Health risks of obesity

Obesity is a medical condition in which a high amount of body makes it hard for a person’s internal organs to work well. This can cause poor health.

People with obesity are at risk for developing these health problems:

  • High blood glucose (sugar) or diabetes
  • High blood pressure (hypertension)
  • High blood cholesterol and triglycerides (dyslipidemia or high blood fats)
  • Heart attacks due to coronary heart disease, heart failure, and stroke
  • Bone and joint problems -- more weight puts pressure on the bones and joints. This can lead to osteoarthritis, a disease that causes joint pain and stiffness.
  • Stopping breathing during sleep (sleep apnea). This can cause daytime fatigue or sleepiness, poor attention, and problems at work.
  • Gallstones and liver problems

These three things can be used to determine if a person’s body fat puts them at risk for developing obesity-related diseases:

  • Body mass index (BMI)
  • Waist size
  • Other risk factors the person has

Body Mass Index

Body mass index (BMI) is calculated using height and weight. It is used to estimate body fat. Link to BMI calculator.

In general, starting at 25.0, the higher your BMI, the greater is your risk for developing obesity-related health problems. These ranges of BMI are used to describe levels of risk:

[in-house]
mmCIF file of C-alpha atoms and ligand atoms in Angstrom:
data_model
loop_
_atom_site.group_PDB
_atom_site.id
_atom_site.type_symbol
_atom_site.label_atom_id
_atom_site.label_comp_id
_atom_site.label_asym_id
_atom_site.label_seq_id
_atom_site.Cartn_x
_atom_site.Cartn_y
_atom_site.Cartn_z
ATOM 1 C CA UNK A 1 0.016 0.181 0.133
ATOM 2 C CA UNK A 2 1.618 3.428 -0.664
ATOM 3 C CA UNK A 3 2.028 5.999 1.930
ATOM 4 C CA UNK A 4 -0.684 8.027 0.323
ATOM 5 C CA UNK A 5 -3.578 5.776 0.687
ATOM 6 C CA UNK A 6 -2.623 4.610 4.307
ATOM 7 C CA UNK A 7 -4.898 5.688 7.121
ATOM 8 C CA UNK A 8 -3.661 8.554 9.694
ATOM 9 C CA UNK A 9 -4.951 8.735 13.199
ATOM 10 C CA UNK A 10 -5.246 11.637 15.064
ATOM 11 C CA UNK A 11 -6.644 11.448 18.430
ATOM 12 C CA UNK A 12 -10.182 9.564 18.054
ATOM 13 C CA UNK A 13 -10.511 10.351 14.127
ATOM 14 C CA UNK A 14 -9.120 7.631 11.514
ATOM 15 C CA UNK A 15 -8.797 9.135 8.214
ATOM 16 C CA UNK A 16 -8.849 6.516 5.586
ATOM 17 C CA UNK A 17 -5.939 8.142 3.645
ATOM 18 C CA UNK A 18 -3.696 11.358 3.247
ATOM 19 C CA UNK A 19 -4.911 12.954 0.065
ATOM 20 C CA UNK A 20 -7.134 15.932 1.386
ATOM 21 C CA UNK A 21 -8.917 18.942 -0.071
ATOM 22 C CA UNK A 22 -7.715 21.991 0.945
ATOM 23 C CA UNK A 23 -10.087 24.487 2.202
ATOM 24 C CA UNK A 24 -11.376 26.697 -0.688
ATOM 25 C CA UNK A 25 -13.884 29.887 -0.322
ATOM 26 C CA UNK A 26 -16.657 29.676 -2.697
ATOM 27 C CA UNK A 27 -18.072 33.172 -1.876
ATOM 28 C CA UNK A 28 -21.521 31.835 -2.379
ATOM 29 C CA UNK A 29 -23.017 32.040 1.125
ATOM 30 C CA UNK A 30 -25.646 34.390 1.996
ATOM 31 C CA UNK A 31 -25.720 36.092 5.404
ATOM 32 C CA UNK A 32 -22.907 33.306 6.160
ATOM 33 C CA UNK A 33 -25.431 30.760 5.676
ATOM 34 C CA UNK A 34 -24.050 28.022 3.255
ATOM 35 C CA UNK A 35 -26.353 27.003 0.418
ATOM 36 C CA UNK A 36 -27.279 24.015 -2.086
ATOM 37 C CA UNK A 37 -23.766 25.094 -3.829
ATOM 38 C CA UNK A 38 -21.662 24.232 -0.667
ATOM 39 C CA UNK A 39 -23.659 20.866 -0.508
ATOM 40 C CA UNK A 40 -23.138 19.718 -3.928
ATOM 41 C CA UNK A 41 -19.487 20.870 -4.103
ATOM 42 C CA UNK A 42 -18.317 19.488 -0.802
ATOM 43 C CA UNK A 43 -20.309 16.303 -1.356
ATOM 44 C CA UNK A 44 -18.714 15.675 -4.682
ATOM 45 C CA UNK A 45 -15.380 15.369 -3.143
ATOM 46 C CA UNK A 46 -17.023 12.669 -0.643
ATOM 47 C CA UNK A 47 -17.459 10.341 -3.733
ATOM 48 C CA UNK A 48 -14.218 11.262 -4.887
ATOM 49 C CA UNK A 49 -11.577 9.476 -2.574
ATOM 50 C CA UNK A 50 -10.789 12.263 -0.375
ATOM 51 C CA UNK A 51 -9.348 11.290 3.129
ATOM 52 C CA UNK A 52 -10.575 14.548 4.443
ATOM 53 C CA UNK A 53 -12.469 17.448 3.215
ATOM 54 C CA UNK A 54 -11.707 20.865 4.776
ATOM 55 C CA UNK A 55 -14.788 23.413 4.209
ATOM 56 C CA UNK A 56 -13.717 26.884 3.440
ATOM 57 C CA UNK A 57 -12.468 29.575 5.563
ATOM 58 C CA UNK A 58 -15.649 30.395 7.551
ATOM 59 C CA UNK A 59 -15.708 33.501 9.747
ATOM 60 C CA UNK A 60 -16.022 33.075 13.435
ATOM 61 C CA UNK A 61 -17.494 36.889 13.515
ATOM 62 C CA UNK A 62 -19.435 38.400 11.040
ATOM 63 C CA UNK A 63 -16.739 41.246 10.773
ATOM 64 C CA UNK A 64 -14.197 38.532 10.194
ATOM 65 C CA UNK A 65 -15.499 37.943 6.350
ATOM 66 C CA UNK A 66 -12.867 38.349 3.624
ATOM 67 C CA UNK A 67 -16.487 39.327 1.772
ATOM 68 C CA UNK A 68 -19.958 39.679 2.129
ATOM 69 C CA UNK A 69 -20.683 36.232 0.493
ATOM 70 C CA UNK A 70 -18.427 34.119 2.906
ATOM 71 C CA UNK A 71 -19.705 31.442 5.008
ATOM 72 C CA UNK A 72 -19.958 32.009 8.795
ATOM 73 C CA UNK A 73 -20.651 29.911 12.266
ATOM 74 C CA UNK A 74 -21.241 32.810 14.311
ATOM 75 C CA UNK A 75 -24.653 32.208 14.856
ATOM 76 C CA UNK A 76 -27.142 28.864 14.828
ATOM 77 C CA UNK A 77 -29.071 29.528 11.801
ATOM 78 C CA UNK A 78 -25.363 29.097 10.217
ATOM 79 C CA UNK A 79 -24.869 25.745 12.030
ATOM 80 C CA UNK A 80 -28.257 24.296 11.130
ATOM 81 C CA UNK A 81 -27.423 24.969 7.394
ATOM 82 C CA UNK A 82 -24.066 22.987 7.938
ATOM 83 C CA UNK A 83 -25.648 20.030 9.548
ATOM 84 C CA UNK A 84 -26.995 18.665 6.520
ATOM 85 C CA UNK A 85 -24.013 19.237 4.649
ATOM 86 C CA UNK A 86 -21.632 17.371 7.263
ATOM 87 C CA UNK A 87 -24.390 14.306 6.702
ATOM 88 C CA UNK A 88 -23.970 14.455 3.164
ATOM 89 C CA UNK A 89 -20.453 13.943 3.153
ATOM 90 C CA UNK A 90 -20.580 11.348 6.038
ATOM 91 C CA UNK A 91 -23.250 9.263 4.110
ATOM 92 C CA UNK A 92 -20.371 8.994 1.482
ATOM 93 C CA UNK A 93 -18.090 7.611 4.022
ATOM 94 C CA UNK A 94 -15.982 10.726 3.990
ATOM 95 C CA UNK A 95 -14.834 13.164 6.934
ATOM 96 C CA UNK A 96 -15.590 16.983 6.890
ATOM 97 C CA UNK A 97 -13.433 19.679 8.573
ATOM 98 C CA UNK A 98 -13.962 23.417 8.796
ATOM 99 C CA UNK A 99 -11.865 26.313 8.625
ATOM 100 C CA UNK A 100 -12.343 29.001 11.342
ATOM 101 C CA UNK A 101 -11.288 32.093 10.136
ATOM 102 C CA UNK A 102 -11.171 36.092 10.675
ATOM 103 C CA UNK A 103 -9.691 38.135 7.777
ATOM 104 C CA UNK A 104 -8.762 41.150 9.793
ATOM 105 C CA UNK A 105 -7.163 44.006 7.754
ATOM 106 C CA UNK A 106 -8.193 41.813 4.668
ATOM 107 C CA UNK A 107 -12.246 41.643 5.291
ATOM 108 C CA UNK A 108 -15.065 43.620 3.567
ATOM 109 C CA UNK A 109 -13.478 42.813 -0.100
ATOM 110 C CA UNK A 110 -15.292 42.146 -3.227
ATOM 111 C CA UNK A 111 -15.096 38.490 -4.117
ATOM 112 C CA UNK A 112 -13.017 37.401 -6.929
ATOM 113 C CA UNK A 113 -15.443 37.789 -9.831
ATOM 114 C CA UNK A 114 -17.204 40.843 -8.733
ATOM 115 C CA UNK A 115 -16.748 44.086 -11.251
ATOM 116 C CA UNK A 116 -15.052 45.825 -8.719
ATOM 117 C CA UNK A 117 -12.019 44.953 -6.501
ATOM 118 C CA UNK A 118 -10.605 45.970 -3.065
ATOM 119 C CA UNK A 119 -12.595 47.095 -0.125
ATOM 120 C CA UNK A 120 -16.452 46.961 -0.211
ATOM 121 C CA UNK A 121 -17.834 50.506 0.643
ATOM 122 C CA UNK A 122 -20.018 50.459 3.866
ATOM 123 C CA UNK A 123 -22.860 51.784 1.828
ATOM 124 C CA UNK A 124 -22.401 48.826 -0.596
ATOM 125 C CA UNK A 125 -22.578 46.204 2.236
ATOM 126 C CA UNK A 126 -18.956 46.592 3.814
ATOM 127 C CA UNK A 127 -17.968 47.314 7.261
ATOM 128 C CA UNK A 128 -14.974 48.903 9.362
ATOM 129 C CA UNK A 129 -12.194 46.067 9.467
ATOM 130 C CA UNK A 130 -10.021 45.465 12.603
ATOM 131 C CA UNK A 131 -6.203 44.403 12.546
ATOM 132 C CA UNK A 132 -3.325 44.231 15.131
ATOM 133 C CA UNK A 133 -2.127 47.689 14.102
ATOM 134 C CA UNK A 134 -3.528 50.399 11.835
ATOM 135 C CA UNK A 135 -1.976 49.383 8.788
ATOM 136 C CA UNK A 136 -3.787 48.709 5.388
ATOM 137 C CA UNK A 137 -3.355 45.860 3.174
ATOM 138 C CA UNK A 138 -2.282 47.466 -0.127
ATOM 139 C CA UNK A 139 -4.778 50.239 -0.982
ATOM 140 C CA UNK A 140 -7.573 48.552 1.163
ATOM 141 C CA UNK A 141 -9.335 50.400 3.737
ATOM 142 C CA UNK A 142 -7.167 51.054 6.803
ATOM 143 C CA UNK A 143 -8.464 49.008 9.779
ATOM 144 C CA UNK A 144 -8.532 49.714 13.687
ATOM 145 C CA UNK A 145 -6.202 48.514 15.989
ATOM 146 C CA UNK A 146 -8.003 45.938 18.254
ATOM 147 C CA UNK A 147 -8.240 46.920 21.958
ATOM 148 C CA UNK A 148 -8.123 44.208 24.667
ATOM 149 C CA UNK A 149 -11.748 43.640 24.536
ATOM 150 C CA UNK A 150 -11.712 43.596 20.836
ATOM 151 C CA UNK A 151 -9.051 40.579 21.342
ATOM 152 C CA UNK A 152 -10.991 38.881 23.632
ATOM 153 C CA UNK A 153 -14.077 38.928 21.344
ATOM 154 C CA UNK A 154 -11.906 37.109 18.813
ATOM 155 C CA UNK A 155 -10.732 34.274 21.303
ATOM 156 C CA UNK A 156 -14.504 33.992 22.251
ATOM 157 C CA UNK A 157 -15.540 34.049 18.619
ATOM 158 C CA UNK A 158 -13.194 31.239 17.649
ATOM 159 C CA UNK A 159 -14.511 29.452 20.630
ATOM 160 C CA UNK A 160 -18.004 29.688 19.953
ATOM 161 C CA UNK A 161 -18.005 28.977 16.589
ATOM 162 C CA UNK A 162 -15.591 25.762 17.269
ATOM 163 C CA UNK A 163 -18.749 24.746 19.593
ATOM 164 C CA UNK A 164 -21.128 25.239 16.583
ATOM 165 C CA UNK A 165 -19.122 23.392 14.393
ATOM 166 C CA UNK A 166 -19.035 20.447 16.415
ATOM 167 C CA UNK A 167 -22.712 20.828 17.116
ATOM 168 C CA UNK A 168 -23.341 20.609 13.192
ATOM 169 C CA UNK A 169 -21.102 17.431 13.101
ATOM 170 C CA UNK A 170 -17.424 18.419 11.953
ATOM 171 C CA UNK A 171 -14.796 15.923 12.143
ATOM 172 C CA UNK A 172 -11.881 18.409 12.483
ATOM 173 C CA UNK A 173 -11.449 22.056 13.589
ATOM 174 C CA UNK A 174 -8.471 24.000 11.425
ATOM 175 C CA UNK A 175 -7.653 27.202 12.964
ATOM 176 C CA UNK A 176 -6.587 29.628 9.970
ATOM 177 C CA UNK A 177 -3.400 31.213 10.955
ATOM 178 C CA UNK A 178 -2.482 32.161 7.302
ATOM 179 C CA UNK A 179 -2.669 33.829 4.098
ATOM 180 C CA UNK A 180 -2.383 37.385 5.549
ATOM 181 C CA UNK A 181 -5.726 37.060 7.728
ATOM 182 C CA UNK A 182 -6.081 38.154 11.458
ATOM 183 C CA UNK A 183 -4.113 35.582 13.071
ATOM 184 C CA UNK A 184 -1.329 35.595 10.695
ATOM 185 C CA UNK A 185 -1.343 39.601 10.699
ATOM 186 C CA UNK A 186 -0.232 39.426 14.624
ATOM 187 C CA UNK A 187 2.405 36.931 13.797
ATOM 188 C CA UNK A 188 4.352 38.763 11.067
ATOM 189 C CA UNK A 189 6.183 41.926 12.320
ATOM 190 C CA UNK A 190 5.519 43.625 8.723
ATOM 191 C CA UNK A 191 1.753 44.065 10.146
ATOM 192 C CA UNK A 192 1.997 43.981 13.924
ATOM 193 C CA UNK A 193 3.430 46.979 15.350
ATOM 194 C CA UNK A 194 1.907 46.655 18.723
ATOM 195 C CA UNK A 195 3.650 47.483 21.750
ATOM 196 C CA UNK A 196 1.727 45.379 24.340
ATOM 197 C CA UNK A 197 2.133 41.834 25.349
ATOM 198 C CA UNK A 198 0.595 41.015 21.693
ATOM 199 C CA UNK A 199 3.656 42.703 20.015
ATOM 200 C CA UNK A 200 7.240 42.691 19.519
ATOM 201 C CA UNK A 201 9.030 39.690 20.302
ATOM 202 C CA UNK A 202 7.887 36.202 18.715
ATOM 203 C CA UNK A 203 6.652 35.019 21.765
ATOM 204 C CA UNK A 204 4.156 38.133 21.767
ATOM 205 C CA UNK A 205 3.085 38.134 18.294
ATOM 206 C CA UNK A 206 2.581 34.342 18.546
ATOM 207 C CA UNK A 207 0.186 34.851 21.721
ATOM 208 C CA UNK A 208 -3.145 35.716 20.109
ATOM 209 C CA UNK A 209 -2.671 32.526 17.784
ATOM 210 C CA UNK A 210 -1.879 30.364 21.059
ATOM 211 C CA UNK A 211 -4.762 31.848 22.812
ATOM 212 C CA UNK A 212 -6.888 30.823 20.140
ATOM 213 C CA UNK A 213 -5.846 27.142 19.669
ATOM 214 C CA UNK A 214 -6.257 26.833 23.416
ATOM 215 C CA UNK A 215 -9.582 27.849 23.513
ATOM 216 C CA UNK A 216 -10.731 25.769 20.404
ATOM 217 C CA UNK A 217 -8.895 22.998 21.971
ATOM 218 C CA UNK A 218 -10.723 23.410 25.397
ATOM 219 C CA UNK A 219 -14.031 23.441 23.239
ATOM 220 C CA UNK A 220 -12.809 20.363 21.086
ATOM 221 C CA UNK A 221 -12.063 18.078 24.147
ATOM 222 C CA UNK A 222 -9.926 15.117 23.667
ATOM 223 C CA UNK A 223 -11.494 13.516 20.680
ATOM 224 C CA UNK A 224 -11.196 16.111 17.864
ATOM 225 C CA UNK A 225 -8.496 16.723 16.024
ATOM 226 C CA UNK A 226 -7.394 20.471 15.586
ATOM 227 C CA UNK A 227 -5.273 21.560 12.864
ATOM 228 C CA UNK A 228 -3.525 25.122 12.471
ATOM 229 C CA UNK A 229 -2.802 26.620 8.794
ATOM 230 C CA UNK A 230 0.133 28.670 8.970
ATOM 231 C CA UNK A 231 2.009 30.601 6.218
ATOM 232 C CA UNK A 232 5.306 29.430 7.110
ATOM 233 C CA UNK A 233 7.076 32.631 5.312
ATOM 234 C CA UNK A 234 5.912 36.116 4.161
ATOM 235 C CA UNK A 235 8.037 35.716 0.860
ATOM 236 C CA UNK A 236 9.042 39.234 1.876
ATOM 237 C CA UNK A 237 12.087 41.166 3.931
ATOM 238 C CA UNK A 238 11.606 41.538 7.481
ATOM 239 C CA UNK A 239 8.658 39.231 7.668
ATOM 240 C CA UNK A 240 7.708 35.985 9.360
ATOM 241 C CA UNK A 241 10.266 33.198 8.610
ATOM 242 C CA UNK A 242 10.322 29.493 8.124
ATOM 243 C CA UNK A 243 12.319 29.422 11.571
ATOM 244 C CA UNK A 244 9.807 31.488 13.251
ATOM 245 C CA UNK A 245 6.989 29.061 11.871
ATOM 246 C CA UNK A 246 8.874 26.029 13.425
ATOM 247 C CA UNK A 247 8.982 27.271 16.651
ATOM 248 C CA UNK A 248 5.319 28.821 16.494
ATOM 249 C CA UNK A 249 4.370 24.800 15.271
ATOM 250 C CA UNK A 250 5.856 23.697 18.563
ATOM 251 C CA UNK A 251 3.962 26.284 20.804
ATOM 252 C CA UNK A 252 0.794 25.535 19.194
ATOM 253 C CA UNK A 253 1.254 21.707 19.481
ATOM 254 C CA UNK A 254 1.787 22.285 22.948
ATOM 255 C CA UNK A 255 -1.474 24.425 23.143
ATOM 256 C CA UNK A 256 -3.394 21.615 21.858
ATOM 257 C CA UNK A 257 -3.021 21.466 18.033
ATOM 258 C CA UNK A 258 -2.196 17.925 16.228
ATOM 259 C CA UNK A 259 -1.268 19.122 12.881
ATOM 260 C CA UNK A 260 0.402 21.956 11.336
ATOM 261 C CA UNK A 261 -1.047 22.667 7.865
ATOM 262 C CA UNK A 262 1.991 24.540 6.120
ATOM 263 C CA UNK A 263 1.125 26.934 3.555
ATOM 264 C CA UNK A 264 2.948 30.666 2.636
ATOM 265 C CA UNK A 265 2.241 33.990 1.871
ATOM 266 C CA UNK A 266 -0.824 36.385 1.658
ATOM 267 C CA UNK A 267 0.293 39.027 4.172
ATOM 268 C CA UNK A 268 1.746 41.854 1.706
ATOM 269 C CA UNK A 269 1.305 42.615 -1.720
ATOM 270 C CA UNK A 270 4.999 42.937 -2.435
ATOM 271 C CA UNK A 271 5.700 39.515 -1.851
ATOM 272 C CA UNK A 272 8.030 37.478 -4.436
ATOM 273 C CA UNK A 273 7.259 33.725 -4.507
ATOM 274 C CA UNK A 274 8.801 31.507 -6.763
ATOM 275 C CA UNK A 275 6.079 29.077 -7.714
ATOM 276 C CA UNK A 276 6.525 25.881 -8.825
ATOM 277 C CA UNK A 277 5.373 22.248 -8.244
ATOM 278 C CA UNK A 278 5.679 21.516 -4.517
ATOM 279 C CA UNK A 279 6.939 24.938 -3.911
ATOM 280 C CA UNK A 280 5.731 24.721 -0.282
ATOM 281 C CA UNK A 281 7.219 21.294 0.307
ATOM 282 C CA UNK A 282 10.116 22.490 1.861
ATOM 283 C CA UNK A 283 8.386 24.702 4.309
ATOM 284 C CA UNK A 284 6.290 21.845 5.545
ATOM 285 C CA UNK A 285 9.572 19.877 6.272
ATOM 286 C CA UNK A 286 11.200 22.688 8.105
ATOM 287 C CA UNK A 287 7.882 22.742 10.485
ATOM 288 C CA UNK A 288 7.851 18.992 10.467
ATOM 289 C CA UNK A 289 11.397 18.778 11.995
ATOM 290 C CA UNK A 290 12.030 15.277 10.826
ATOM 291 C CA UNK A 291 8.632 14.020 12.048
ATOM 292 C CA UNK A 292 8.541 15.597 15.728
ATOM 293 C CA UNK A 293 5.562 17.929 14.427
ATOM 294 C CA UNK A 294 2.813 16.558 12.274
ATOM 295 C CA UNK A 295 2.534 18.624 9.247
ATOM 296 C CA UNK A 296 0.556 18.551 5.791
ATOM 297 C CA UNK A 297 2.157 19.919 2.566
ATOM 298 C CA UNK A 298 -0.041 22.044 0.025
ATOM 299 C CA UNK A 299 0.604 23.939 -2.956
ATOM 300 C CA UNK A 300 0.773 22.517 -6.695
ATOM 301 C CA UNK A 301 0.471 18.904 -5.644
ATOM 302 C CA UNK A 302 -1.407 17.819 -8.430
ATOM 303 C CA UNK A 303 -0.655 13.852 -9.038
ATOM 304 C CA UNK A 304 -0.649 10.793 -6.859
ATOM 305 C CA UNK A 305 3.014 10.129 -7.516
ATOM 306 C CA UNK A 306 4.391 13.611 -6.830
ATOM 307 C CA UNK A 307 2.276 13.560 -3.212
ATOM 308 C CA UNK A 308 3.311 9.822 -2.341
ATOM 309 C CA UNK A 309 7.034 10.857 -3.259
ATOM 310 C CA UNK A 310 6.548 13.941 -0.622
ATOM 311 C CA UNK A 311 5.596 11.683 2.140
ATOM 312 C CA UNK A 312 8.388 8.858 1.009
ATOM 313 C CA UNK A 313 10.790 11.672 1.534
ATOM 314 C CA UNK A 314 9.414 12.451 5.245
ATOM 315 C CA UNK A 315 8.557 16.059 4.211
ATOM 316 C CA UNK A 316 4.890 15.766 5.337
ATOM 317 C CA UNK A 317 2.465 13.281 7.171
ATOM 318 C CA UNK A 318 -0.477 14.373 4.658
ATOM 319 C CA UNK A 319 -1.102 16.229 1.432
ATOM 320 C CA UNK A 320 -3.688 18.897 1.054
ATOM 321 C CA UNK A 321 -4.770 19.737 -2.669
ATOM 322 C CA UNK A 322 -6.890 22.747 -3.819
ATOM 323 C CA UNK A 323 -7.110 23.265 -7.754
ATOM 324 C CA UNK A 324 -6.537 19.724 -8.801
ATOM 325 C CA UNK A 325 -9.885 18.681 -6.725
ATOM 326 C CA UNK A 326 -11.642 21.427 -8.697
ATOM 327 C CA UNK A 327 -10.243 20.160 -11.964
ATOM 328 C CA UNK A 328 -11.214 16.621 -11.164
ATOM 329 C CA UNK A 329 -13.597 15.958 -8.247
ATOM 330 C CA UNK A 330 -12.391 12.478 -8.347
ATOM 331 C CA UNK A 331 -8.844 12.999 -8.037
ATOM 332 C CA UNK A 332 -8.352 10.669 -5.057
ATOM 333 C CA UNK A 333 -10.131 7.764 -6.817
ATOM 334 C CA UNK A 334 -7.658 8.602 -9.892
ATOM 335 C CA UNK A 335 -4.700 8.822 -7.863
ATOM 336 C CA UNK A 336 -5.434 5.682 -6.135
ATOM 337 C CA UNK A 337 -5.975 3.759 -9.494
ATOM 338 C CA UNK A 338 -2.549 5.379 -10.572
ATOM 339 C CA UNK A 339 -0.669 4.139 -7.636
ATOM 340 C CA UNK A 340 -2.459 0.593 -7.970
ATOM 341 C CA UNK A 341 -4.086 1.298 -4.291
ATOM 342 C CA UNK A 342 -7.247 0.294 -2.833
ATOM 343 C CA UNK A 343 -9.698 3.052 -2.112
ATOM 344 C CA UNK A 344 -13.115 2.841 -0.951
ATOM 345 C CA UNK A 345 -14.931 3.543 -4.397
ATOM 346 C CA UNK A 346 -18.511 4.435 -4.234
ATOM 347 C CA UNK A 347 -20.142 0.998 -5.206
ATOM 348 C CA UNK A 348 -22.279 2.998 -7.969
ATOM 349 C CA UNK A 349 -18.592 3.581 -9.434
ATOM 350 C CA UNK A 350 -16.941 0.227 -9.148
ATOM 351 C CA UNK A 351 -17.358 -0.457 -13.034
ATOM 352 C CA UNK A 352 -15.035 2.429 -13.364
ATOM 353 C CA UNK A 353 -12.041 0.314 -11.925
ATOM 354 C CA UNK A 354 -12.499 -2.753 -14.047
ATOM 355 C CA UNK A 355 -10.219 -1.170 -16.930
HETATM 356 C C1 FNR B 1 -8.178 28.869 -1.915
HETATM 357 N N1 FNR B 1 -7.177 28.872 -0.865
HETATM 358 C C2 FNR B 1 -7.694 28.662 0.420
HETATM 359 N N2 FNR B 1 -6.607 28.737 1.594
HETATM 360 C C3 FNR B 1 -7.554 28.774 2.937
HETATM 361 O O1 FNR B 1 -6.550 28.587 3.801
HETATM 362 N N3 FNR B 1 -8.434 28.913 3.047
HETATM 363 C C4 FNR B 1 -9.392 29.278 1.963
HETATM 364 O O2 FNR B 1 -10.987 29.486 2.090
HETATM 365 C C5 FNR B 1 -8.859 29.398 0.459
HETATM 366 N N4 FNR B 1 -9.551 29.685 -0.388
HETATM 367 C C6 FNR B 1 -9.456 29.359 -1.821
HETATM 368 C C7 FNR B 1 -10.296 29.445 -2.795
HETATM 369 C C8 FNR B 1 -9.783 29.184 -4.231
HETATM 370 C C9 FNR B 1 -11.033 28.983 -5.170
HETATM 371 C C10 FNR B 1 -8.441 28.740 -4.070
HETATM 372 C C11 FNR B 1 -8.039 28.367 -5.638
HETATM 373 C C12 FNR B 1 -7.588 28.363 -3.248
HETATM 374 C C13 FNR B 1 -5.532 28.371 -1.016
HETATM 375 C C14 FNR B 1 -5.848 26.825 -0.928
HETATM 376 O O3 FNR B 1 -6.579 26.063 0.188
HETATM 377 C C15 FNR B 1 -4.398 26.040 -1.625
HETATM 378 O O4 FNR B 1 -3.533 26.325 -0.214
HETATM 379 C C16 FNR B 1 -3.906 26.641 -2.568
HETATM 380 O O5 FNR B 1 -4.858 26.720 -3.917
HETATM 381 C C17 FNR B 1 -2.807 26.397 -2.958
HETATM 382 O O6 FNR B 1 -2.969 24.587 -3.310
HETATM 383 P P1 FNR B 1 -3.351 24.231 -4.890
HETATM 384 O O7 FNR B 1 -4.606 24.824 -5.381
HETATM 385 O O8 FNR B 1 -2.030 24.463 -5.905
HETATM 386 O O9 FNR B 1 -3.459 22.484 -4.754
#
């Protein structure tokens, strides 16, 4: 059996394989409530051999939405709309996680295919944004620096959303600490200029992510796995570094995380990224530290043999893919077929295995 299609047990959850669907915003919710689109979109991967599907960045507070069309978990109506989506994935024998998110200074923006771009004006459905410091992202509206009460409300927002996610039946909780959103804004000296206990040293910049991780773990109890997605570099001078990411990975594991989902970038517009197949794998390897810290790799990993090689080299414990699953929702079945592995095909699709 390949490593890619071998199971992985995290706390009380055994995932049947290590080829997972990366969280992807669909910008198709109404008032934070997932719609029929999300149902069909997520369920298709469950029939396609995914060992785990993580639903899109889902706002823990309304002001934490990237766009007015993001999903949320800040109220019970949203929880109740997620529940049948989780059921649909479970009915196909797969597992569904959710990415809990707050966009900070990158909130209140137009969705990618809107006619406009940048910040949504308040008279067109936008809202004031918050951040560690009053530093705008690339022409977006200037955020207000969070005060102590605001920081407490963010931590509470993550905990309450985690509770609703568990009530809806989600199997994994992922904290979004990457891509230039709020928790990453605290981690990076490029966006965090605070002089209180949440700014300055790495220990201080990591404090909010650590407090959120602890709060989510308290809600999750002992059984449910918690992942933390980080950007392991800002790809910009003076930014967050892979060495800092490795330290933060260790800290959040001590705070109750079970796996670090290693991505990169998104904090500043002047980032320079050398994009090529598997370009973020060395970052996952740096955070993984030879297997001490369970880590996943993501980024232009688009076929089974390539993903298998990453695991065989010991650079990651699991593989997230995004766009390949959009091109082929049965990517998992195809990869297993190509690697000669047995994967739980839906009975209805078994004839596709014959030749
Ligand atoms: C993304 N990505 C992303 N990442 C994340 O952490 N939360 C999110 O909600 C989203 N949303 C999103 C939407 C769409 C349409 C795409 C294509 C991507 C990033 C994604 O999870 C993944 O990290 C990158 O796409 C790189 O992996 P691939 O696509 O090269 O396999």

• Overweight (not obese), if BMI is 25.0 - 29.9
  • Class 1 (low-risk) obesity, if BMI is 30 - 34.9
  • Class 2 (moderate-risk) obesity, if BMI is 35 - 39.9
  • Class 3 (high-risk) obesity, if BMI is equal to or greater than 40

Waist Size

Women with a waist size greater than 35 inches and men with a waist size greater than 40 inches have an increased risk for heart disease and type 2 diabetes. People with "apple-shaped" bodies (meaning their waist is bigger than their hips) also have an increased risk for these conditions.

Risk Factors

A risk factor is anything that increases your chance of getting a disease.

Having a risk factor does not mean that you will get the disease, but it increases the chance you will. Some risk factors, like a person's age, race, or family history cannot be changed.

In general, the more risk factors you have, the more likely you will develop the disease or health problem.

Your risk of health problems such as heart disease, stroke, and kidney problems increases if you are obese and have these risk factors:

  • High blood pressure (hypertension)
  • High blood cholesterol or triglycerides
  • High blood glucose (sugar), a sign of type 2 diabetes diabetes
  • These other risk factors for heart disease and stroke are not caused by obesity:
  • Having a family member under the age of 50 with heart disease
  • Being physically inactive or having a sedentary lifestyle
  • Smoking or using tobacco products of any kind

Summing It Up

You can control most of these risk factors by changing your lifestyle. If you have obesity, your health care provider can help you begin a weight-loss program with a starting goal of losing 5 - 10% of your current weight. This will reduce your risk of developing obesity-related diseases.

Update Date: 7/1/2011

Updated by: David C. Dugdale, III, MD, Professor of Medicine, Division of General Medicine, Department of Medicine, University of Washington School of Medicine. Also reviewed by David Zieve, MD, MHA, Medical Director, A.D.A.M., Inc.


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